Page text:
Saturday, September 5, 2015

Orientation Day 5: History 101 & Turkish Manners


Friday, September 4, 2015

Jummah Mubarak!


Today I woke up on the wrong side of the bed. I missed my 7:15am alarm and frantically awoke at 8:32am. In panic, I brushed my teeth, threw on clothes, ran to grab some breakfast, and did my Turkish homework while stuffing watermelon and a boiled egg (I'm usually not a bad student!). I made it to class for Turkish lessons barely in time at 9:02am! Oh, it was brutal. The entire morning felt like a drag. I needed coffee to stay awake and learn the new lessons. We learned how to say different countries, nationalities, and languages, and also how to shop at the market – clearly, a very important dialogue for my next 10 months. Luckily the lessons were for only 2 hours but they felt like an eternity with my constant drowsiness. I could feel my body completely shut down from inside.

I was grateful for a coffee break, when I put more caffeine in my system to help me get through the day. I even ate a biscuit because I had a small breakfast.

We then had a very informative and interesting session by a political scientist, Assistant Professor Ilker Ayturk of the Ihsan Dogramaci Bilkent University, who shared with us the fascinating history of Turkey since the fall of the Ottoman Empire in early 20th century. Unlike the United States, which declared its independence from Great Britain in 1776, the Republic of Turkey transitioned from the crumbling Ottoman Empire and was officially established in 1923. We learned about the War of Independence, battles with Greece, sweeping cultural reforms that transformed Turkish society, and the identity crisis that resulted from these visible (calendar, dress, alphabet, time) and substantive (law, penal ode, Westernization) changes. Turkey is known as the “Cradle of Civilizations” because of its rich diversity of people and cultures—Turks, Greeks, Jews, Arabs, Kurds, Shiites, Sunnis, orthodox, Armenians, Kurds. The “Kemalists” (named after Mustafa Kemal Ataturk), who fervently imposed these changes, did not want to repeat the mistakes of the Ottoman Empire and viewed the diversity of its population as a threat to nation-building.

At the same time, there were a good number of people, mainly conservative Muslims, who felt left out of this process and felt they were “wronged” during the formation of the republic. They want modernization but not Westernization and they want to keep Islam and not comprise it. This split in ideology, explained Professor Ayturk, still exists in Turkish politics today. Being the history and political science nerd that I am, I thoroughly enjoyed learning about this process. The professor went on to brief us about contemporary Turkey and important figures such as current president Recep Tayyip Erdoğan. The Kurdish issue also resurfaced and I listened carefully to all the viewpoints in the conference room, hoping to learn as much as I can before forming an opinion of my own. The professor encouraged us to stay current on Turkish politics, especially with an election approaching in November.

The next two sessions were not quite as interesting but important nonetheless. They were “English training sessions” which taught us how to use the course book, design adapting new materials, and knowing the responsibilities of teachers and students in Turkey.

The day ended on a lighter, much more entertaining note. An elegant lady by the name Ms. Ayşen Yücel led the “Turkish Way of Living” workshop, which gave us a flavor of do’s and don’ts of living in Turkey. It was essentially a run-down of the mannerism of Turkish culture. I found many of them to be similar to the Pakistani culture in which I grew up during the early party of my childhood, and still experience at home. I’ll quickly summarize them here in bullet format:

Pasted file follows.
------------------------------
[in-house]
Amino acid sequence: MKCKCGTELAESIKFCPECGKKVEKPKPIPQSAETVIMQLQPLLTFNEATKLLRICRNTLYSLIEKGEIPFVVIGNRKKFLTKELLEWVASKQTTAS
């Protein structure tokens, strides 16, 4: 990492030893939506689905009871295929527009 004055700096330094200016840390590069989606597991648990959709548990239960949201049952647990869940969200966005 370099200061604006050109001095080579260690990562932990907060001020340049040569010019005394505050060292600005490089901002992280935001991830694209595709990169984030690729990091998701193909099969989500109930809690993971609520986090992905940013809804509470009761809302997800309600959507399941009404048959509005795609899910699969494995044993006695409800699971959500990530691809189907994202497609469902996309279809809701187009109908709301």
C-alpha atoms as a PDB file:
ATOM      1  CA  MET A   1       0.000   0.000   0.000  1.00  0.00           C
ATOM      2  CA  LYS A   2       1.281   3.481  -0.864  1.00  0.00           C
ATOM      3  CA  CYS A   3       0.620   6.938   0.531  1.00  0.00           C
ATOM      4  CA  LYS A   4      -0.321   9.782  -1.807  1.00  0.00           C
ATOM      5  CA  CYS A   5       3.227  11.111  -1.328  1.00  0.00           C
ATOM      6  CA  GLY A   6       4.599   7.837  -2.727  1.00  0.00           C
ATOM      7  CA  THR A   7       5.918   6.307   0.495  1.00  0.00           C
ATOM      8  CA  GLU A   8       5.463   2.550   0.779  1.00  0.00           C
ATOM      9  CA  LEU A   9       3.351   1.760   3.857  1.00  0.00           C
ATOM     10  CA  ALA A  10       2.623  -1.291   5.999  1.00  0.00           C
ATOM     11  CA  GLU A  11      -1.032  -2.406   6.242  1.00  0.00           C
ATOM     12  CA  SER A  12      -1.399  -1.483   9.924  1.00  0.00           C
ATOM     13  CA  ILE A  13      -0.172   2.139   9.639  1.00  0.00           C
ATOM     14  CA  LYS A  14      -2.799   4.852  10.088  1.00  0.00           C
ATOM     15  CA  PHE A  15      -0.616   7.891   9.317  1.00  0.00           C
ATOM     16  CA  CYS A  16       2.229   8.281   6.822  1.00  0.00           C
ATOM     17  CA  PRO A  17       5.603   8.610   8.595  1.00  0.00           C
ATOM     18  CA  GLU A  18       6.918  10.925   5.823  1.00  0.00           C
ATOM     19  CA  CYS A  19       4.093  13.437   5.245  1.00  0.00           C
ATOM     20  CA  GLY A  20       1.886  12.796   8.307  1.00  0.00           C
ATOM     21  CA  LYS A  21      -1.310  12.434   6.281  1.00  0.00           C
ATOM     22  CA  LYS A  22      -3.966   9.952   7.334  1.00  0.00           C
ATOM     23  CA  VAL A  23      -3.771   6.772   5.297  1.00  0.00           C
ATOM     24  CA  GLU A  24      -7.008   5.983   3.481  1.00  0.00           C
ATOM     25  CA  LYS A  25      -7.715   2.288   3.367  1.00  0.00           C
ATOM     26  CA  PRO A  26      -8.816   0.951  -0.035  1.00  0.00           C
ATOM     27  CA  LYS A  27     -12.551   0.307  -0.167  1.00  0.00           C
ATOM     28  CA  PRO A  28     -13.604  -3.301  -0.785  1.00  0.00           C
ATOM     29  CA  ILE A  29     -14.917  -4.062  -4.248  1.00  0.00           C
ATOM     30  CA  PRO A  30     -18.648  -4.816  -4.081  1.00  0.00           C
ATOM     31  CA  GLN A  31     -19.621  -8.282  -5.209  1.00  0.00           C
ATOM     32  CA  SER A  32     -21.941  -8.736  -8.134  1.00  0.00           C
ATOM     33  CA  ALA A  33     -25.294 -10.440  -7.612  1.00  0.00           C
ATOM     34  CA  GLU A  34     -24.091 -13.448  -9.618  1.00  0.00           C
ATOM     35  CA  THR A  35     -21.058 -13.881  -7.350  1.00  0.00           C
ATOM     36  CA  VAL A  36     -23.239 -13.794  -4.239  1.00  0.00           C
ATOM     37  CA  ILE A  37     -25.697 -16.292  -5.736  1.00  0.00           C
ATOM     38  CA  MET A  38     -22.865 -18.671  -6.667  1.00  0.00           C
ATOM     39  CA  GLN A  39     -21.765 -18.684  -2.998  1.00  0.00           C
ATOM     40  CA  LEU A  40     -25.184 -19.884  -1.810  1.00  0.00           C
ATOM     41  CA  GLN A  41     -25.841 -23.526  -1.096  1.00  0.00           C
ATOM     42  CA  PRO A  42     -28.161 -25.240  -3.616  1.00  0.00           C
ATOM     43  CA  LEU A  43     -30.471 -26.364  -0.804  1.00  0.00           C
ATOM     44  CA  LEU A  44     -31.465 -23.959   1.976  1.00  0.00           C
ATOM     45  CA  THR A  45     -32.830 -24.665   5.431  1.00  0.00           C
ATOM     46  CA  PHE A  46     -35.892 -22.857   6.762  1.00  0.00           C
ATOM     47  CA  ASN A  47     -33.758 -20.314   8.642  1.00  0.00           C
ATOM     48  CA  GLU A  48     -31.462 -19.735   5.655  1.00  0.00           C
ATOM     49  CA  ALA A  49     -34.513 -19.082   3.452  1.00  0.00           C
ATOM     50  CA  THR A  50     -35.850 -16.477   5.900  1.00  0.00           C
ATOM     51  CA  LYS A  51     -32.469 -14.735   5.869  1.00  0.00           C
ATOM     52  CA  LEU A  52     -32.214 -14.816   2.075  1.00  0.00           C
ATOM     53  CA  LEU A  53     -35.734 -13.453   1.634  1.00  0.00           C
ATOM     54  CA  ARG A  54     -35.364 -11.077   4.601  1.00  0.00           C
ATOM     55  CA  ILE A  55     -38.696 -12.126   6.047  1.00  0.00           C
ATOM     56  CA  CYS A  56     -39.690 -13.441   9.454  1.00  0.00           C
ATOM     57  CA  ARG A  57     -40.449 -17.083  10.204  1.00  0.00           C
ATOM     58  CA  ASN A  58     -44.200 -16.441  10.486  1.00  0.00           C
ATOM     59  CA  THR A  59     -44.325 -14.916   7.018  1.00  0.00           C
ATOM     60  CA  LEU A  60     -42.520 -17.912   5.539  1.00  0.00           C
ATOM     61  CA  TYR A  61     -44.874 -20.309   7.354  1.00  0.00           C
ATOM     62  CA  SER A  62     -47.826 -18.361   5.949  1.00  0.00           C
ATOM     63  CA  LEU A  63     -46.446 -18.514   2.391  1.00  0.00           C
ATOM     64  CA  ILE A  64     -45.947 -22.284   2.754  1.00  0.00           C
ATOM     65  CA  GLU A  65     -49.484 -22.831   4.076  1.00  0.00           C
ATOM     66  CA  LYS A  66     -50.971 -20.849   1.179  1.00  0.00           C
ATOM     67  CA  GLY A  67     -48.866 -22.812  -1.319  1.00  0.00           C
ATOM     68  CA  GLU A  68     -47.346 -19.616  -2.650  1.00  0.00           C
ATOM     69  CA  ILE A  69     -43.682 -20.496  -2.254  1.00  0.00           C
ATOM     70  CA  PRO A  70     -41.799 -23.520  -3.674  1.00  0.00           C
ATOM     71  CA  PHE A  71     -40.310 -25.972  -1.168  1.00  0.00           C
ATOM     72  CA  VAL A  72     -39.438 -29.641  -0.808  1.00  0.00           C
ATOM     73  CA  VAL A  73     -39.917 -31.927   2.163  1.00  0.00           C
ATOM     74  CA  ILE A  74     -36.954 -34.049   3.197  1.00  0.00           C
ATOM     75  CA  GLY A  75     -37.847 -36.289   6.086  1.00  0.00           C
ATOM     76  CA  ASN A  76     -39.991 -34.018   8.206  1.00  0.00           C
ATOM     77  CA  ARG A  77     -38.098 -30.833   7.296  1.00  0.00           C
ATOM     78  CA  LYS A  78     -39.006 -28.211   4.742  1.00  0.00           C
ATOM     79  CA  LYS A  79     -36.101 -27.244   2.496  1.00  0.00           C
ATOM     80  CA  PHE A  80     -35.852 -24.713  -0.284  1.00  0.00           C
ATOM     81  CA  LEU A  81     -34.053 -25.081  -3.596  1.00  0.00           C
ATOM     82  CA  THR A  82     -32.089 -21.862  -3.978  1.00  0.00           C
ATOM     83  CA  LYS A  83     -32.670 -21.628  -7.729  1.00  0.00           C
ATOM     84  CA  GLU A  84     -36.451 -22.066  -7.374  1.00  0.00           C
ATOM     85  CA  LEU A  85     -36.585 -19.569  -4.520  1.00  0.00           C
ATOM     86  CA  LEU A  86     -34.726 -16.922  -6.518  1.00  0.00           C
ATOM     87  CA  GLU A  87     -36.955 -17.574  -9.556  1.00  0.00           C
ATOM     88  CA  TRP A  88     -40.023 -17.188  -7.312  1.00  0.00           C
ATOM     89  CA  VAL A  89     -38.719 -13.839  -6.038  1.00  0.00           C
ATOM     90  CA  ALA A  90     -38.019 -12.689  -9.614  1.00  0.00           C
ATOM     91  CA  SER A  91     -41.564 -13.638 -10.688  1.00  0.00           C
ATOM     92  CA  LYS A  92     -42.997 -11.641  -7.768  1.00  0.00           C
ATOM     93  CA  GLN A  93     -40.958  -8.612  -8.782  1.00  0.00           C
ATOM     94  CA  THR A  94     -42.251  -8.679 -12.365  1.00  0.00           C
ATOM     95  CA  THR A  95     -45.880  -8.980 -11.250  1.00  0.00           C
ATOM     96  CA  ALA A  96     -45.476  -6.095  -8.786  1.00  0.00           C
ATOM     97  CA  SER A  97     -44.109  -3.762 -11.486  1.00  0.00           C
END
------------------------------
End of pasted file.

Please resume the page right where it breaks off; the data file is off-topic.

• Sharing is caring – never return an empty plate
  • Bring a gift if invited to dinner
  • Take shoes off before entering the house
  • Football is always a conversation starter
  • Don’t leave early from a party – hosts might think you dislike them
  • Common to spay a few drops of cologne on your hands and run on your arms if the hosts offers it to you
  • Turkish way of bathing and refreshing is at a “hamam” (similar to a spa)
  • The Evil Eye – not superstitious but a cultural belief in the negative intentions of others towards you.
  • Buy a little magic blue bead to save you from the evil eye and say “MashAllah” after all good things
  • Traffic is really dangerous – be very careful
  • Always a good idea to dress conservatively if you’re not sure if the city/region where you at is liberal or not
  • Tipping – don’t have to tip taxis, but yes to barbers and waiters
  • No (french) kissing in the public – when greeting someone, you match the cheeks and kiss the open air on both sides
  • People do not respect personal space
  • Some men do not prefer to shake ladies’ hands
  • Know special holidays such as  Ramazan Bayrami (Eid al-Fitr), Kurban Bayrami (Eid al-Adha), November 10 – Commemoration of Ataturk (he died on this day in 1938), and a few others
  • Try Turkish drinks such as çai (pronounced chai), ayran (like Pakistani lassi, blended yogurt with water and ice), Turkish coffee, soda (mineral water)
  • Raki – Turkish alcoholic drink, but drink with lots of water because it is highly concentrated
  • Simit – bagel-like donut made of bread and sesame seeds
  • Foods – şiş kebap (sheesh kebab) originally Turkish, salata (salad) eaten during main course not before, Adana has the best kebaps
  •  “Afieyt olsun” (“have a good meal”) is wished before, during, after the meal
  • Avoid certain gestures which she demonstrated to us – which was hilarious

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